Trip Tales: Liz Clark's visit to the Private Panama Surf Island
Surfersvillage Global Surf News, 29 April, 2013 : - - The next morning the wind helped me decide to point Swell toward the mainland. Heather woke up in the night with pain in her right ear. I cringed at the mere notion of ear pain but was sure that the worst was over if she started on my super powered eardrops and rested that day.
We caught another nice tuna on the way over and dropped anchor right in front of the Private Panama Surf Island surf camp. That afternoon Mitch paddled out from the camp and filled us in on the waves and happenings in the area. Poor Heather was busy crafting ear candles and trying to extract the annoying lump that was blocking the hearing in her right ear. That night her pain got progressively worse.
I knew Heather well, and it was rare that she ever complained about discomfort, so I knew this was getting serious. I just couldn't believe it. It was like it had jumped out of my ear and into hers? How could it be? The next morning I found her riddled with pain the in the fetal position. I knew we were going to need more medicine.
Luckily, I felt fully 'licensed' to handle ear situations and quickly paddled the longboard to shore to see if they had any more potent antibiotics than I did in my medical kit. We were at least three hours from any sort of ear specialist and getting there would have required boats and buses. Plus it was Carnival, so everything was going to be busy and who knew if the doctors would be holding usual hours and so forth.
When my foot hit the sand I received a warm hellos from the surfers at island. I did my best to reciprocate the greeting, but the image of Heather's swollen face and tortured look quickly turned the conversation to her needs. Jeff, the camp's manager, led me to the first aid cabinet and insisted that I take a full course of Cipro back to her.
He refused my twenty-dollar bill and said to come in for lunch or dinner whenever Heather was feeling better. So she started the Cipro and dealt with the pain with an assortment of prescription pain medications. I turned the cabin of Swell into her sick-room and tip-toed around her while I tried to determine why the solar panels weren't charging again.
The next day she was still in pain. I started to worry that it was truly the same super ear demon that had lived in me and that we would have to get her to a doctor. She suffered miserably through another entire day of pain. A pile of Q-tips and cotton balls grew on the makeshift table I had made for her. The worst part was that I knew how terrible she felt-I mean, I really knew-and there was nothing else I could do to make her feel better.
While she rested, I went surfing with the local islanders. I'd seen ads for the camp in the backs of surf mags, but never knew anyone who'd actually been there. My unfortunate swell timing didn't allow me to get the fullest experience of the area's waves, but the people there were well worth the stop. The camp actually sits on an island separated from the coast by a mangrove estuary. The whole place runs on its own power from solar panels, wind generators, and the occasional help from a generator.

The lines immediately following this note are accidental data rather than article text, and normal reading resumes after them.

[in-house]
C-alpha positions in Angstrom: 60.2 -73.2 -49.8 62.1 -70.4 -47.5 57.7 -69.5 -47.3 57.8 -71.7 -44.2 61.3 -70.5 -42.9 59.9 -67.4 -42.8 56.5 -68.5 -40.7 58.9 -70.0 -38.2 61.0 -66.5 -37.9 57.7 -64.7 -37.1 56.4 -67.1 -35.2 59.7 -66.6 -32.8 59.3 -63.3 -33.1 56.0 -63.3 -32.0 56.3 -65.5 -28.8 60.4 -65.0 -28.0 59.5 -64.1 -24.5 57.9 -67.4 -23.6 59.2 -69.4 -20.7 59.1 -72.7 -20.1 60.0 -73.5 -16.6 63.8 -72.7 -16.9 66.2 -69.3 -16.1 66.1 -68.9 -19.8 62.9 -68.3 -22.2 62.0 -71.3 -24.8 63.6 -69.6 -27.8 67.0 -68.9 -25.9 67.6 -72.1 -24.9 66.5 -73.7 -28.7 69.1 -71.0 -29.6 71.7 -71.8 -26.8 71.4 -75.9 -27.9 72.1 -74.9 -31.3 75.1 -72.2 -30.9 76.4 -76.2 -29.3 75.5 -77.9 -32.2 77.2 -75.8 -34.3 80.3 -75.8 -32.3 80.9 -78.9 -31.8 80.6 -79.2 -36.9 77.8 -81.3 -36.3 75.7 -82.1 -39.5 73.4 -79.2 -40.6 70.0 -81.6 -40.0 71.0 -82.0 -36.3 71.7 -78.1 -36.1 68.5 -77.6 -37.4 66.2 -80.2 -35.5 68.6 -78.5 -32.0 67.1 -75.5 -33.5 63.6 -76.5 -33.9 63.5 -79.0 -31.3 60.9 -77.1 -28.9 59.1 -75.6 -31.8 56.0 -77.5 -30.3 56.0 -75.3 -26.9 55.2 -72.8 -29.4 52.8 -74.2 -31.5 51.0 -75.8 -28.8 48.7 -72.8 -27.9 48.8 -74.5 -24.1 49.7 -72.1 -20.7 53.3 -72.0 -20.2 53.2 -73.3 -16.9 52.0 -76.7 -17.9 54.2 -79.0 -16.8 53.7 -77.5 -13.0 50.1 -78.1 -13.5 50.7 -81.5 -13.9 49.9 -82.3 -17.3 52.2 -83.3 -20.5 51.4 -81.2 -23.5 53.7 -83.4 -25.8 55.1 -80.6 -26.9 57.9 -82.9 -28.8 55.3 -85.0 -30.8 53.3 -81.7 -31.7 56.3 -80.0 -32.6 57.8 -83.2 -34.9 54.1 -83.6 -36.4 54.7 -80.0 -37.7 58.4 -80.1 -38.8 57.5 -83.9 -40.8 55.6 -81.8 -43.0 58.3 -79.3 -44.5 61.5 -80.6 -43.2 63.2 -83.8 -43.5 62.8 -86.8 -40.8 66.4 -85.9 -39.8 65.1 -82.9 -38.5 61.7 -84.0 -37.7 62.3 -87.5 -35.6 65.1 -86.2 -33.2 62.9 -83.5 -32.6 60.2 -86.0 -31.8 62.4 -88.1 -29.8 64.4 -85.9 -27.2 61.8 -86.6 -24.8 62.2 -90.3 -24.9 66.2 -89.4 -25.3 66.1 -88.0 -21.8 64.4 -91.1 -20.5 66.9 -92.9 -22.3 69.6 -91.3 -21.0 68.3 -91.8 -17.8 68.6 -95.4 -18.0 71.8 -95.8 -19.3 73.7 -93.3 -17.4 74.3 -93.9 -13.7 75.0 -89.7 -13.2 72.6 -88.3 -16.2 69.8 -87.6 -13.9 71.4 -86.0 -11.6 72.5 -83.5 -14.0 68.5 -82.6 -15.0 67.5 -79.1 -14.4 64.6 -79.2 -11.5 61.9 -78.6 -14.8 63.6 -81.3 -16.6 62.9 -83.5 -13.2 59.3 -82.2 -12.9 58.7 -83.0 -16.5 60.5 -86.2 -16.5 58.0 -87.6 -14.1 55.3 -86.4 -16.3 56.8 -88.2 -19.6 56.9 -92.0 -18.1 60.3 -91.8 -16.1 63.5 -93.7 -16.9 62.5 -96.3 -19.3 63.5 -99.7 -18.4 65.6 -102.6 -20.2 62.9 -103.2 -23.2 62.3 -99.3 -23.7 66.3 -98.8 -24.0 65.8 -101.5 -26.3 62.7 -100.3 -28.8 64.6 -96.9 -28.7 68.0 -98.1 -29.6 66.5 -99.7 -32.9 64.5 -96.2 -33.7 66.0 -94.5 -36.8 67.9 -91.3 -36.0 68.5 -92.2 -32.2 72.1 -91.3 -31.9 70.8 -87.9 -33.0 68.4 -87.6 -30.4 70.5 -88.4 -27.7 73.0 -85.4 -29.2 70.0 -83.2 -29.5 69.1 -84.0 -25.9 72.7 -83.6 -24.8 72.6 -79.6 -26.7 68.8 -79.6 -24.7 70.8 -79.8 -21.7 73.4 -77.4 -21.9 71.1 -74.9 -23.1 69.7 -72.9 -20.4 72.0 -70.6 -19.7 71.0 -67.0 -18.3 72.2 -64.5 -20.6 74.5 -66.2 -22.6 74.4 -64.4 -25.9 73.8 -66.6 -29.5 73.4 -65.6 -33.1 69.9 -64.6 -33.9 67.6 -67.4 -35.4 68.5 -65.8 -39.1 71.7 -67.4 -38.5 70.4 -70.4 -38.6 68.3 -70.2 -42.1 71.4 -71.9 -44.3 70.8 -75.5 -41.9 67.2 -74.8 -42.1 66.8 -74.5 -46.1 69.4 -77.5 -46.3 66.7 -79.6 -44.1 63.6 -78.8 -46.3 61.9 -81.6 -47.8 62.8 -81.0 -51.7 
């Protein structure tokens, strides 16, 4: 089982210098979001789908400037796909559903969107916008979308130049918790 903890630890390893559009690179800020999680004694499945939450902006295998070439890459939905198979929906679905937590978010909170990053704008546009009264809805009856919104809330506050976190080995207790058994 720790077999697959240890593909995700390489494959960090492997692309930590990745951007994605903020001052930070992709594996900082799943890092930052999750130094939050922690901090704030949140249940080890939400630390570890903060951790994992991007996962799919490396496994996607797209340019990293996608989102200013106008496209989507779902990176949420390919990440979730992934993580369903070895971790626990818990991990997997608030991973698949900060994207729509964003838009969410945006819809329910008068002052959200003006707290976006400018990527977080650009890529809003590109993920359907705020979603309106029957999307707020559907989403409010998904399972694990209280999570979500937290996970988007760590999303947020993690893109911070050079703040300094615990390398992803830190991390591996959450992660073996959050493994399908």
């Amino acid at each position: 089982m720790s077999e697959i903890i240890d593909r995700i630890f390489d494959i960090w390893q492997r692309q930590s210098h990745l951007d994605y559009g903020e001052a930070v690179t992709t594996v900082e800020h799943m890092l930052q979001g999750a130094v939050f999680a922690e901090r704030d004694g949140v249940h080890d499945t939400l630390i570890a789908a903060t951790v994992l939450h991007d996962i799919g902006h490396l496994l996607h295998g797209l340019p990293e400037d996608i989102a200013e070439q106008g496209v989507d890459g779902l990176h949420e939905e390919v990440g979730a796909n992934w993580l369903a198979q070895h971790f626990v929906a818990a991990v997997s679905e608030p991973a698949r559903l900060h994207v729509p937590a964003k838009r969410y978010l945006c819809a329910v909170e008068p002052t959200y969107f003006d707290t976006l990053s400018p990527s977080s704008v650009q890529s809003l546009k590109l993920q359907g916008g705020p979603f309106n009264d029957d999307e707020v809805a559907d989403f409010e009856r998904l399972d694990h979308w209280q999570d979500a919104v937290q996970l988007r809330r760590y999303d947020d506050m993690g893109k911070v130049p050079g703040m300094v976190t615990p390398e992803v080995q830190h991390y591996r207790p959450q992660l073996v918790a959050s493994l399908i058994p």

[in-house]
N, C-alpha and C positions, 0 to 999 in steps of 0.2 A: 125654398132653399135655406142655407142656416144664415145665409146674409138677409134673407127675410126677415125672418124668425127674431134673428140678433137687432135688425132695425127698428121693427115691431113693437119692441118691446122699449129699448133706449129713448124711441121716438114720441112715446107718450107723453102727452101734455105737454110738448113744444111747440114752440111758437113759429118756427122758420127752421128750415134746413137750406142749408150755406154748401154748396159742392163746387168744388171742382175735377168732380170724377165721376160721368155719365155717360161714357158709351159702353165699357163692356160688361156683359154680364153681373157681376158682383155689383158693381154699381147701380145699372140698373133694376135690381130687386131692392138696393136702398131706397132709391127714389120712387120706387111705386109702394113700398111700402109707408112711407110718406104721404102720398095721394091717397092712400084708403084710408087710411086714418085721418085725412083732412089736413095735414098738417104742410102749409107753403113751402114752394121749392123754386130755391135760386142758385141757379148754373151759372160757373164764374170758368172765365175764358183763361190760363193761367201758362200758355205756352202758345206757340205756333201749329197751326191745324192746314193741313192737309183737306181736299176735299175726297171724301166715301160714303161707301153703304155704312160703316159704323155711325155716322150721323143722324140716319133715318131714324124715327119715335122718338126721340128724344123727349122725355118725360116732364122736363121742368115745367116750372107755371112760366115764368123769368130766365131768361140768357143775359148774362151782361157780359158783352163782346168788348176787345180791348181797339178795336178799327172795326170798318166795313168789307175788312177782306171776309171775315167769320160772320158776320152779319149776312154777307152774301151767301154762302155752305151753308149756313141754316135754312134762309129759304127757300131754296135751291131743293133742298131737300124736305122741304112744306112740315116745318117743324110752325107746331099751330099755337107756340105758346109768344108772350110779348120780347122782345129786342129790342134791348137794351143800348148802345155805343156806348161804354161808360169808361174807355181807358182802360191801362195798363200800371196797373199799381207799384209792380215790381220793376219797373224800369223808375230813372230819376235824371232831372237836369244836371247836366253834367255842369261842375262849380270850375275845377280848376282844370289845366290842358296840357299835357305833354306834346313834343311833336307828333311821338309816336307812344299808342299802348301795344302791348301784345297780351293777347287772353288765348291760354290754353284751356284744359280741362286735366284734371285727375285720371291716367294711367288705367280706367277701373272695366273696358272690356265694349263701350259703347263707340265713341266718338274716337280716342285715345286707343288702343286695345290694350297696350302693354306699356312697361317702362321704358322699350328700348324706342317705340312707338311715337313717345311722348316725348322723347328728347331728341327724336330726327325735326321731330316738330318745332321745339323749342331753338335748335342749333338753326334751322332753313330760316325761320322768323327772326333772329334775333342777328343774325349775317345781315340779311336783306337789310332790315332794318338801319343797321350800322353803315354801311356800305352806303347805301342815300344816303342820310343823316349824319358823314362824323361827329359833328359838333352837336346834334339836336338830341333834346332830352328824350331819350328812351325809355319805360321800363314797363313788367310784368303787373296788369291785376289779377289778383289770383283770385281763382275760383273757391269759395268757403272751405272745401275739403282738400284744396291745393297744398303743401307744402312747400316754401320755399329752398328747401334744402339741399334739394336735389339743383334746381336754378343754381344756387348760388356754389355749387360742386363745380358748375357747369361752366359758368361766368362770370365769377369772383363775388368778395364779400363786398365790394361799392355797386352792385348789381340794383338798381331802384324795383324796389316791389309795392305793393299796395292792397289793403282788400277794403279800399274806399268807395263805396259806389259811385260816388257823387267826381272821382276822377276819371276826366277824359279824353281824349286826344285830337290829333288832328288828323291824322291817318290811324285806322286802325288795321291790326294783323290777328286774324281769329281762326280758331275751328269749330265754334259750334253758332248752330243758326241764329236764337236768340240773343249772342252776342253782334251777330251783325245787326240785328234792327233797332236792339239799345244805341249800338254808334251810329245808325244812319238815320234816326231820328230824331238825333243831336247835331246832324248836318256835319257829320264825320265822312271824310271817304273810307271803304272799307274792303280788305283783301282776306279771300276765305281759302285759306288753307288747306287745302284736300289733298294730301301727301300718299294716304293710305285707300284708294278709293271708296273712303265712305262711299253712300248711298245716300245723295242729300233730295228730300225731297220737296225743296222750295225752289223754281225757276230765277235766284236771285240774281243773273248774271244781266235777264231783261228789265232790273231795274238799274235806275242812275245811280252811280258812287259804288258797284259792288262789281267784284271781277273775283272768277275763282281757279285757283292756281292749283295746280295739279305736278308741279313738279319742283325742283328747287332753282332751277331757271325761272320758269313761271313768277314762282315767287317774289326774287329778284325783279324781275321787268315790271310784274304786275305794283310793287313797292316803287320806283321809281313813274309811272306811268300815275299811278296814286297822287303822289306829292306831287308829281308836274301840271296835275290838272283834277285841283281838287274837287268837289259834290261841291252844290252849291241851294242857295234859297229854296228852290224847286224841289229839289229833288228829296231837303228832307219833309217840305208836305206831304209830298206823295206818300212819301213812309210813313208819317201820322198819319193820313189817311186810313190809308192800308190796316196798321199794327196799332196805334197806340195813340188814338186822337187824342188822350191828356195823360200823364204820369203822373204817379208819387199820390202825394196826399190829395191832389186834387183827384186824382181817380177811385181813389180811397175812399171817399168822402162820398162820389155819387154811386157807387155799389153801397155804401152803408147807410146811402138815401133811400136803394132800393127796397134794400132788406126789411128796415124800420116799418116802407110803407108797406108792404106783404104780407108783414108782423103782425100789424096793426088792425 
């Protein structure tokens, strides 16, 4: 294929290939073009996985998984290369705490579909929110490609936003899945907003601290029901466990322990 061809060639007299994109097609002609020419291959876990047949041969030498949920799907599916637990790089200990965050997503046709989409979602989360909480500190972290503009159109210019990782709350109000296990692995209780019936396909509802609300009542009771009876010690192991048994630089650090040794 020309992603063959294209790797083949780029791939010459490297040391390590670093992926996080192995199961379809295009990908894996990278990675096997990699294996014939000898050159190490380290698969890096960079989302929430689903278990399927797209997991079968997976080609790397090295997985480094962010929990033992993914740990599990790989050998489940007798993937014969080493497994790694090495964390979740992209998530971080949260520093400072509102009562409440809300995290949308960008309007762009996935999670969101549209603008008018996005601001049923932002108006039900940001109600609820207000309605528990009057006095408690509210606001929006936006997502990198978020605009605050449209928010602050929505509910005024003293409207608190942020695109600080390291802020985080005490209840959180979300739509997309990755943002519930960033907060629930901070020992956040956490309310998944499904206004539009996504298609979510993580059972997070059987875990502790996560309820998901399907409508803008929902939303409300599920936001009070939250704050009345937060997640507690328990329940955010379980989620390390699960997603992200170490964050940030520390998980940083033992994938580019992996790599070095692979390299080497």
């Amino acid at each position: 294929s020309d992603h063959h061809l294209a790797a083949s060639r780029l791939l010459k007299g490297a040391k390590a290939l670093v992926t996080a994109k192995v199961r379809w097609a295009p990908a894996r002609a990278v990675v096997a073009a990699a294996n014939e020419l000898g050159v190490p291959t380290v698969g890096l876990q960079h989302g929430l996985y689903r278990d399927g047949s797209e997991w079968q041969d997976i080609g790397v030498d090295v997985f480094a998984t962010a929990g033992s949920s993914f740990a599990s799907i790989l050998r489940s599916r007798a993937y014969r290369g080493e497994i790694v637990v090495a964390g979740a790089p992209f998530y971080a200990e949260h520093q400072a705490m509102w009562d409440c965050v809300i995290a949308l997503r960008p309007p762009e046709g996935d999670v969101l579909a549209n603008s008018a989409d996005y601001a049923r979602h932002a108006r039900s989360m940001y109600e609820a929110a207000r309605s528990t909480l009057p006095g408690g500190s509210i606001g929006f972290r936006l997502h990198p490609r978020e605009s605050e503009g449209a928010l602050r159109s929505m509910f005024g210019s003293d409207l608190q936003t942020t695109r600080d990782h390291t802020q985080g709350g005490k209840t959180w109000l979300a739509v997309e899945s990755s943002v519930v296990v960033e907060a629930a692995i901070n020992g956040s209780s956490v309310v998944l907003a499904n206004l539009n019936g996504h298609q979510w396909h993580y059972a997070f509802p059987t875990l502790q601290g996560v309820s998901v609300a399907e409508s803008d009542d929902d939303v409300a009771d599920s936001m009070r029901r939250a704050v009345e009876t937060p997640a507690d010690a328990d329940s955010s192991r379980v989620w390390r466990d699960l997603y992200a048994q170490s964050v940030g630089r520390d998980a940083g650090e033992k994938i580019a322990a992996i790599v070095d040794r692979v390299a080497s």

Their fresh water comes from a local spring. It's a small camp, with room for only about 25 people, so the feeling was definitely intimate. The surfers there were from all over, from New York to Oregon, and ranged from families like the lovely Petersons with their pre-grom groms to single female travelers, to Bob, a retired nuclear weapons researcher in his late sixties.
One glassy morning, Andy, the most surf-stoked of the guides, showed me over to a fast little left that had formed off of a rivermouth across from the spot they normally surf. The racy little chest high close-outs were enough to make me feel like a surfer again. We spent a few hours frolicking in the water, and I felt a little guilty returning to Swell sun-baked and salty while Heather writhed in pain. We talked it over that night and decided that if she was not significantly better the next morning, we would head for David and leave Swell at anchor there.
Exploring Islas Secas
Thankfully, the Cipro kicked in by the third morning and she waved me off to go surf. A friend of the camp and former Huntington beach local, John Meeks, picked me up in his gleaming panga and we headed off to surf the 'sandbar'. My fish made the average waves into an exercise in surf creativity and I lucked into a few set waves. When I returned I found Heather up and writing in her journal. I was so relieved. She made her debut on land that evening.
The campers gave her a hearty welcome after monitoring her health through my reports over the prior few days. They treated us to fish and salad and we all sat around a bonfire out on the point. I finally pried the 'shipwreck' story out of John, who was much more interested in reminiscing about his falconry days and explaining his current struggle to save the local iguana population.
Andy made magic sounds spew out of his guitar, while Jeff (a strict vegetarian) somehow got stuck roasting a stickful of wieners over the fire. He grimaced at the sight of them, but w too polite to refuse when a Panamanian guest outside the fire circle solicited him for the duty. The evening capped off (my) delightful time there (Heather's memories of the place are less fond).
And although I only got to imagine myself on the waves in the photos on the wall in the cafeteria, there is plenty of evidence that the area is loaded with good surf set-ups. Firsthand, though, I can verify that Surfer Paradise Panama surf camp hosts a fabulous combination of positive surf-stoke, natural beauty, seclusion, and environmental awareness for its visiting surfers.
Source: Morro Negrito
Author: Liz Clark
Tags: Panama, Surf Trips, Swell Forecasts
Surf Camps: Surfersvillage